Sweet Mrs. Collywobbles wears flowered hats and lives in a genteel British cottage complete with a thatched roof.  She is protected by her little pet frog, who sits on the doorstep.  Frog is a static presence with wide yellow eyes and innocent grin on his face.  When a goblin, troll, and ogre walk out of the dark wood with the aim of eating Mrs. Collywobbles, they scoff at her ‘Beware of the Frog’ sign and walk through the gate, thinking they’ll start off with a little green appetizer.  But that’s when Frog strikes…

Photo Source: William Bee Blog

Photo Source: William Bee Blog

Those body parts and pieces of clothing sticking out of his mouth (I assume before he makes that final swallow).  That flat expression on his face (which never changes throughout the book).  It’s gruesome, and pretty funny, too, thanks to Bee’s talent for deadpan British humor.  Without giving too much away, Frog meets an lamentable ending, and Mrs. Collywobbles reveals herself to be kind of a jerk.

Two Tiny Flukes

Fluke Factor=2 Flukes. A couple of colleagues had mentioned that the book was quirky and somewhat disturbing, so I pulled it off the shelf the next time I went hunting for my five picture books.

Cold Feet

3.  Cold Feet by Cynthia DeFelice, illustrated by Robert Andrew Parker (Folktale)

As I write this post, I begin to recognize that when it comes to the scary stuff, the titles I lean towards tend to feature disembodied limbs and humor.  If anyone wishes to analyze why that is, I invite you to have at it.  Cold Feet is a Scottish folktale in which a destitute bagpiper named Willie McPhee stumbles over a dead man while wandering through a cold and miserable wood late at night.  He wants to show proper respect for the dead, but he can’t help but notice that the corpse wears a handsome pair of boots (I invite you to read this line in your best Groundskeeper Willie brogue: “Och! They were fine-looking boots, they were!”).  Willie sensibly decides the boots will do him more good than the dead man, but when he tries to remove them, they won’t come off.  Fortunately, the dead man’s feet (disembodied limbs alert!) fall off with the boots still in them, so Willie, a practical and needy man, picks up both boots and feet and and continues on his travels.  Willie eventually uses them to play a trick on a stingy farmer by ‘feeding’ them to one of the farmer’s cows, making him believe the cow ate poor Willie.  Willie doesn’t get to enjoy his joke for very long.  As he relaxes in front of the fire in the farmer’s house (he and his wife ran away in fright), a footless stranger knocks at the door and demands Willie return his feet to him.  Uh oh.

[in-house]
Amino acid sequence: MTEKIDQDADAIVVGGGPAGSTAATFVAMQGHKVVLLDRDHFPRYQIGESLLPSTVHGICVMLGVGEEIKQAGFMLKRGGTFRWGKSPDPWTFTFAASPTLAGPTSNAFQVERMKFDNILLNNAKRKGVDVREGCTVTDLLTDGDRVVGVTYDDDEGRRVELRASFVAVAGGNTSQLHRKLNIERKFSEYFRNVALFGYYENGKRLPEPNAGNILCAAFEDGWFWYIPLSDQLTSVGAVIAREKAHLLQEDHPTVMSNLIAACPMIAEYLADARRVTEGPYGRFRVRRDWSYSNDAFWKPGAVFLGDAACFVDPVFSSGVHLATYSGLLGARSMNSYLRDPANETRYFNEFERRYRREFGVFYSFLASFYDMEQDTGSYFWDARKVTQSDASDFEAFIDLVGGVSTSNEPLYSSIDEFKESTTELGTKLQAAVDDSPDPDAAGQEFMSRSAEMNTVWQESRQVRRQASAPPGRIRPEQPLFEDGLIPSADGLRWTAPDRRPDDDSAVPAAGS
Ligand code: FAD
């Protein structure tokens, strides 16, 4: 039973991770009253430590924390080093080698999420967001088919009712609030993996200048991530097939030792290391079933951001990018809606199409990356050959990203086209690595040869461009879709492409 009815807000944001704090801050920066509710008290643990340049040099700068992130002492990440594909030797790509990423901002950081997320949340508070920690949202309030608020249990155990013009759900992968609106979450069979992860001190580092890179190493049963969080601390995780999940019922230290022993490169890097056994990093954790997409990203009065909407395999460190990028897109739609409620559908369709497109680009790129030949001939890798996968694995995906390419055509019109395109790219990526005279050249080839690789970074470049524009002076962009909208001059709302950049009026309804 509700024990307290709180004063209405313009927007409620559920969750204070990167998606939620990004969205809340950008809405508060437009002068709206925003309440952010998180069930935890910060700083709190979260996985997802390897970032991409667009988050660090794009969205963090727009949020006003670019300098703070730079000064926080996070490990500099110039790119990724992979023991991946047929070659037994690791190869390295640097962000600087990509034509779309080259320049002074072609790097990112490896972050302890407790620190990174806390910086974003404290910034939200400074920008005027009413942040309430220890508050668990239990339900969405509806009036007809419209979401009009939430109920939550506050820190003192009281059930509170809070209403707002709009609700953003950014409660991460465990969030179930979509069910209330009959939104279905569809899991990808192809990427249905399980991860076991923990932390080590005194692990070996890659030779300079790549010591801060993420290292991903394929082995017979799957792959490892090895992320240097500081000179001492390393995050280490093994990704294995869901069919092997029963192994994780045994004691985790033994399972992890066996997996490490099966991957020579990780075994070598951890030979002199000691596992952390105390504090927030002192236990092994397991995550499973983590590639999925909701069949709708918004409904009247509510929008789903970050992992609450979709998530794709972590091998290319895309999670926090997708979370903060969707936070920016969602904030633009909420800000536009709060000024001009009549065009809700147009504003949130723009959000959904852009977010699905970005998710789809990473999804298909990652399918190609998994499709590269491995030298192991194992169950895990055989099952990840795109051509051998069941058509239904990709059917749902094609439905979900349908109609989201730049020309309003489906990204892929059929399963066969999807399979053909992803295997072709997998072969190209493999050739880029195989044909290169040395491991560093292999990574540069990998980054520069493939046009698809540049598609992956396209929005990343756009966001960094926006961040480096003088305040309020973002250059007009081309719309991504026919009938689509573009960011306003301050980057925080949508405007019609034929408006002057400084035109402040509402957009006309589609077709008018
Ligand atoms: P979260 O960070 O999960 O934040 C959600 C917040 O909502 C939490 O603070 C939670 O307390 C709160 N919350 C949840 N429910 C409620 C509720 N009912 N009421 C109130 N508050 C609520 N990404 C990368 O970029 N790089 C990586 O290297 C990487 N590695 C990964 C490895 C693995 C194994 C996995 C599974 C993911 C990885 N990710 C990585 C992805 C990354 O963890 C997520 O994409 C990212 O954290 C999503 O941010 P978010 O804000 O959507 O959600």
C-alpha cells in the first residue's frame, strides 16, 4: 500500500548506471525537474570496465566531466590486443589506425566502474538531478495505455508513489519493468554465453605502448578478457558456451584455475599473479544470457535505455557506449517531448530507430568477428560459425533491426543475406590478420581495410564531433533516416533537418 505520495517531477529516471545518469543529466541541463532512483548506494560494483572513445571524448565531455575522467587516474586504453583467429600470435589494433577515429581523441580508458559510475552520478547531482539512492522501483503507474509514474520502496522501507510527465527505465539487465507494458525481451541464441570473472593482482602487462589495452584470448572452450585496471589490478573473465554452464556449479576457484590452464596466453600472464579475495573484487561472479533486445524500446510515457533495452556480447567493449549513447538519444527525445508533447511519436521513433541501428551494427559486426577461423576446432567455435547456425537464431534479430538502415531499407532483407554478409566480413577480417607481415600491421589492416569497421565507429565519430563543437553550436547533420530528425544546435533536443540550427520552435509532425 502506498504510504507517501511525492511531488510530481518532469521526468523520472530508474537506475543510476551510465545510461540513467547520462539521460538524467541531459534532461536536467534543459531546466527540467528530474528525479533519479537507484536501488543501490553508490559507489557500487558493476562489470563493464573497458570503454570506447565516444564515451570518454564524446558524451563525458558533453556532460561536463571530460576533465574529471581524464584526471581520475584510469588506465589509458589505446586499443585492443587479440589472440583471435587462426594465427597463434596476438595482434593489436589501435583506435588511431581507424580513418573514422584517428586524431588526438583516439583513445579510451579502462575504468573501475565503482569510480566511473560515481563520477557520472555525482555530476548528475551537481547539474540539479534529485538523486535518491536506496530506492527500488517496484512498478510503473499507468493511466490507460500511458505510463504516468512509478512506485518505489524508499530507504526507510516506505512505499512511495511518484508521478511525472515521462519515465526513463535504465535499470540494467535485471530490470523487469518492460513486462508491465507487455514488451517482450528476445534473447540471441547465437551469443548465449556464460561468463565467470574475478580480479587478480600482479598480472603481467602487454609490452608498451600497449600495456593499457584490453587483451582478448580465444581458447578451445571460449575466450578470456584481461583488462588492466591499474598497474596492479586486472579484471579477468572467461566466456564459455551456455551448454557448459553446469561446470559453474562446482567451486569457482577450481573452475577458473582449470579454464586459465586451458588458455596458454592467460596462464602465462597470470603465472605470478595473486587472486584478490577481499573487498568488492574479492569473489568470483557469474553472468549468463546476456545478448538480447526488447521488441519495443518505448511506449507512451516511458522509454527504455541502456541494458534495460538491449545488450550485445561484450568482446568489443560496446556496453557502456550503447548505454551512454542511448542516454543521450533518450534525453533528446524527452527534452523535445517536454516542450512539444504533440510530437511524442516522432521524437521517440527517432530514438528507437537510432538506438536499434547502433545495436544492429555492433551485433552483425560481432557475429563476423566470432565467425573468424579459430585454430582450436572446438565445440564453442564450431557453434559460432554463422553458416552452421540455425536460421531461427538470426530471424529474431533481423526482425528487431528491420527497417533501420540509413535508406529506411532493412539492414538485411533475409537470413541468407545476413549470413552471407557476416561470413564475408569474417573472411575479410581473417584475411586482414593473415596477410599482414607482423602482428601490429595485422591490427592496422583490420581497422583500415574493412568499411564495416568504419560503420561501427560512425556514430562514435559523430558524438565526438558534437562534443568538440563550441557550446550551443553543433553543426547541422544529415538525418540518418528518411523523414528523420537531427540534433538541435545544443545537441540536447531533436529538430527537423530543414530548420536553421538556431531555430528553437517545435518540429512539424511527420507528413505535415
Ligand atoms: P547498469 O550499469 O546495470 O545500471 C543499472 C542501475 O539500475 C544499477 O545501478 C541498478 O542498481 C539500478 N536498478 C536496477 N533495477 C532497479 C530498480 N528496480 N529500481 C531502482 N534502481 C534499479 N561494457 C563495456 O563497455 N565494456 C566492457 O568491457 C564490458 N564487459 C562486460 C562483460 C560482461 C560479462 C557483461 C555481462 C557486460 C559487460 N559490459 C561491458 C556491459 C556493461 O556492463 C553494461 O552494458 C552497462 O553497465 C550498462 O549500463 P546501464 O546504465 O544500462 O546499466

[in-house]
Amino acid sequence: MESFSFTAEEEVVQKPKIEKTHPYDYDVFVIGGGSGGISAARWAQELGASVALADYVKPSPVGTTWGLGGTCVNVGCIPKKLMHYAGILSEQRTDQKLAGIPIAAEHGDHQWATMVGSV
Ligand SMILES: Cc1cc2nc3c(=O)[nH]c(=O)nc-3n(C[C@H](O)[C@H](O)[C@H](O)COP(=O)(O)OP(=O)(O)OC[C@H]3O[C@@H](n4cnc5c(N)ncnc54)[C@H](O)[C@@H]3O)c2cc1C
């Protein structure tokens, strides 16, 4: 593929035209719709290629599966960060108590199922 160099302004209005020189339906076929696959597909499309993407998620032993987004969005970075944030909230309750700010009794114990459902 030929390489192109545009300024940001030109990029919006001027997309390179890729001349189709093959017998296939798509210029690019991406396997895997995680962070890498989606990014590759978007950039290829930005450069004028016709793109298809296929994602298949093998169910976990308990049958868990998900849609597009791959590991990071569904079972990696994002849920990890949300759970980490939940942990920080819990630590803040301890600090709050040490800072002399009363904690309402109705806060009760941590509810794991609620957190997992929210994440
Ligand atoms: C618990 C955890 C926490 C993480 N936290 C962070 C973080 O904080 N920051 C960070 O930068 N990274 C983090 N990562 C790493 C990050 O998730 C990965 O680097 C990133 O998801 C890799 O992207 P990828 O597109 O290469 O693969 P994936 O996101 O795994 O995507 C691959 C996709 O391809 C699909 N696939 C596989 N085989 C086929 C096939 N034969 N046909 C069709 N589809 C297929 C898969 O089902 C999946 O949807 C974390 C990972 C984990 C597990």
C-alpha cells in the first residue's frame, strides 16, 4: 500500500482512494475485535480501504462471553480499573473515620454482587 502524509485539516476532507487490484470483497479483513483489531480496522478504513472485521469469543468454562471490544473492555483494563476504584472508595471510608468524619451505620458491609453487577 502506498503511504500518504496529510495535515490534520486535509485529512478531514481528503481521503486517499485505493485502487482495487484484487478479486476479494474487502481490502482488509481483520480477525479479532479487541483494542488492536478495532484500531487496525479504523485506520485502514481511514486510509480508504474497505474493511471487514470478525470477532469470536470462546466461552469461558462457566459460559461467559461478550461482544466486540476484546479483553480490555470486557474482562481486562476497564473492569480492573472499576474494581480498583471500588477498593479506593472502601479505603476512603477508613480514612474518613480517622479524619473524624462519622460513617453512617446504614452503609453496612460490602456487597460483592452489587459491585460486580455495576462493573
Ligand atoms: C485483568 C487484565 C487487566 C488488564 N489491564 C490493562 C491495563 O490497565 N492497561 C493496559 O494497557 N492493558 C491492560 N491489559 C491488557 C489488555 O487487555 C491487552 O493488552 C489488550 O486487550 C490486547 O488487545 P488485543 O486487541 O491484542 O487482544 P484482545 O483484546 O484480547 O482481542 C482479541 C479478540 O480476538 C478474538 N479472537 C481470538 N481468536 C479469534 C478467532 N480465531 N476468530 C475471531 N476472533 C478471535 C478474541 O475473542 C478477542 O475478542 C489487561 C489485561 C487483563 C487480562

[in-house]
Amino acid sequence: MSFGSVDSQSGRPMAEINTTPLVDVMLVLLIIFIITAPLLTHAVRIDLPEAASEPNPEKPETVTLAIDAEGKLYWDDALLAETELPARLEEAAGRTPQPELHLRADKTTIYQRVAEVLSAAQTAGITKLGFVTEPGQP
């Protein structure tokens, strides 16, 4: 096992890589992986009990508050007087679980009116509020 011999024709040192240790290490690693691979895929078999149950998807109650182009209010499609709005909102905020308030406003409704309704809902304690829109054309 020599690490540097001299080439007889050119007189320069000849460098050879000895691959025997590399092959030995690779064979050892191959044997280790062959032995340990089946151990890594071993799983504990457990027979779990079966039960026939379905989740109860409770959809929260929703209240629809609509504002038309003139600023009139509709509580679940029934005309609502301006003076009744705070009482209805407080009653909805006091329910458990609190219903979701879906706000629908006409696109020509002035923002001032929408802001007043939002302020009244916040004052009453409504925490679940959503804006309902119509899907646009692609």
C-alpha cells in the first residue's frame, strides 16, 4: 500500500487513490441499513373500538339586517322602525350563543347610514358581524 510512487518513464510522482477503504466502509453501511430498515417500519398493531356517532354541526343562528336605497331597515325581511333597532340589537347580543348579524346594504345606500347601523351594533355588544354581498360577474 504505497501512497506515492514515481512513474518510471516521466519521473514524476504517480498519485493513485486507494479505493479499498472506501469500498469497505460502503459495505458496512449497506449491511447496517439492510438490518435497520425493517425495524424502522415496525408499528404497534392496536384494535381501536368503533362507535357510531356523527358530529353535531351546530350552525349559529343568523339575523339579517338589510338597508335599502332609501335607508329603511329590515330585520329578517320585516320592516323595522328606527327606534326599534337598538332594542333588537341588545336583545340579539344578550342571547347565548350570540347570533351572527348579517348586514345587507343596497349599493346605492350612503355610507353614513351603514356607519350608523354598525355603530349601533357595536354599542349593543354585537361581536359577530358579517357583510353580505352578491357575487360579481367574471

Five Tiny Flukes

Fluke Factor=5 Flukes (maximum flukage!).  I had no idea this was a ghost story.  I just thought it would be interesting to read a Scottish folktale that wasn’t about a kelpie.

Happy Halloween, everyone!  If I dress up, it will probably be as a geeky, varsity, parochial school tennis player, complete with Martina Navratilova-style headband and striped tube socks.  How about you?  Also, what elements do you look for in a scary story?